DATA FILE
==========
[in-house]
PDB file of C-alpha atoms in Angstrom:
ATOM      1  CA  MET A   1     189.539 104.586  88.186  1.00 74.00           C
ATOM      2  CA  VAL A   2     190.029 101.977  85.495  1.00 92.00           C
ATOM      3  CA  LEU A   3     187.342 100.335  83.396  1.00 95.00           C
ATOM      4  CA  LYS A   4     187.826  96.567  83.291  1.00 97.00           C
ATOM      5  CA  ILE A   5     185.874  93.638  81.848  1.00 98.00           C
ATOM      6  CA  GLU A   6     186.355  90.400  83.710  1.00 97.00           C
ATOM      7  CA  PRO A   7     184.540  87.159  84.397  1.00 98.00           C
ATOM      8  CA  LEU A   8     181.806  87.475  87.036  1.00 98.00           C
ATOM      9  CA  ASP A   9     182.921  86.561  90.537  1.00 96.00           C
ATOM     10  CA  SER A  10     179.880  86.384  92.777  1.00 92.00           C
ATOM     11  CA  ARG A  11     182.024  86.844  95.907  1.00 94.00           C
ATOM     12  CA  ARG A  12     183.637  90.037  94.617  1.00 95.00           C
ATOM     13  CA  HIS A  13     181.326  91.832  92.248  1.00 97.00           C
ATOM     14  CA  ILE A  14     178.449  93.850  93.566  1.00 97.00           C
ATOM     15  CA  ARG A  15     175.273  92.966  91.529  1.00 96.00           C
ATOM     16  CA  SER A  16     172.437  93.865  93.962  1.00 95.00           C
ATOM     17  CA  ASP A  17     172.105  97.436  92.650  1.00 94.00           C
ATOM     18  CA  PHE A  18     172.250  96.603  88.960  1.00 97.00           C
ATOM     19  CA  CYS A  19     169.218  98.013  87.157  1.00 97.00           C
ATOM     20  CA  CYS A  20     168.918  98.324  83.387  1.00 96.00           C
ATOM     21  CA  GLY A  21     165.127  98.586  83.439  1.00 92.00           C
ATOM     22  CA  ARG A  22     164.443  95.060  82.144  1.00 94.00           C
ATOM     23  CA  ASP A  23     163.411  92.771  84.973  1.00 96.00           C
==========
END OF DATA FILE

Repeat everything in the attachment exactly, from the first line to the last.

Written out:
[in-house]
PDB file of C-alpha atoms in Angstrom:
ATOM      1  CA  MET A   1     189.539 104.586  88.186  1.00 74.00           C
ATOM      2  CA  VAL A   2     190.029 101.977  85.495  1.00 92.00           C
ATOM      3  CA  LEU A   3     187.342 100.335  83.396  1.00 95.00           C
ATOM      4  CA  LYS A   4     187.826  96.567  83.291  1.00 97.00           C
ATOM      5  CA  ILE A   5     185.874  93.638  81.848  1.00 98.00           C
ATOM      6  CA  GLU A   6     186.355  90.400  83.710  1.00 97.00           C
ATOM      7  CA  PRO A   7     184.540  87.159  84.397  1.00 98.00           C
ATOM      8  CA  LEU A   8     181.806  87.475  87.036  1.00 98.00           C
ATOM      9  CA  ASP A   9     182.921  86.561  90.537  1.00 96.00           C
ATOM     10  CA  SER A  10     179.880  86.384  92.777  1.00 92.00           C
ATOM     11  CA  ARG A  11     182.024  86.844  95.907  1.00 94.00           C
ATOM     12  CA  ARG A  12     183.637  90.037  94.617  1.00 95.00           C
ATOM     13  CA  HIS A  13     181.326  91.832  92.248  1.00 97.00           C
ATOM     14  CA  ILE A  14     178.449  93.850  93.566  1.00 97.00           C
ATOM     15  CA  ARG A  15     175.273  92.966  91.529  1.00 96.00           C
ATOM     16  CA  SER A  16     172.437  93.865  93.962  1.00 95.00           C
ATOM     17  CA  ASP A  17     172.105  97.436  92.650  1.00 94.00           C
ATOM     18  CA  PHE A  18     172.250  96.603  88.960  1.00 97.00           C
ATOM     19  CA  CYS A  19     169.218  98.013  87.157  1.00 97.00           C
ATOM     20  CA  CYS A  20     168.918  98.324  83.387  1.00 96.00           C
ATOM     21  CA  GLY A  21     165.127  98.586  83.439  1.00 92.00           C
ATOM     22  CA  ARG A  22     164.443  95.060  82.144  1.00 94.00           C
ATOM     23  CA  ASP A  23     163.411  92.771  84.973  1.00 96.00           C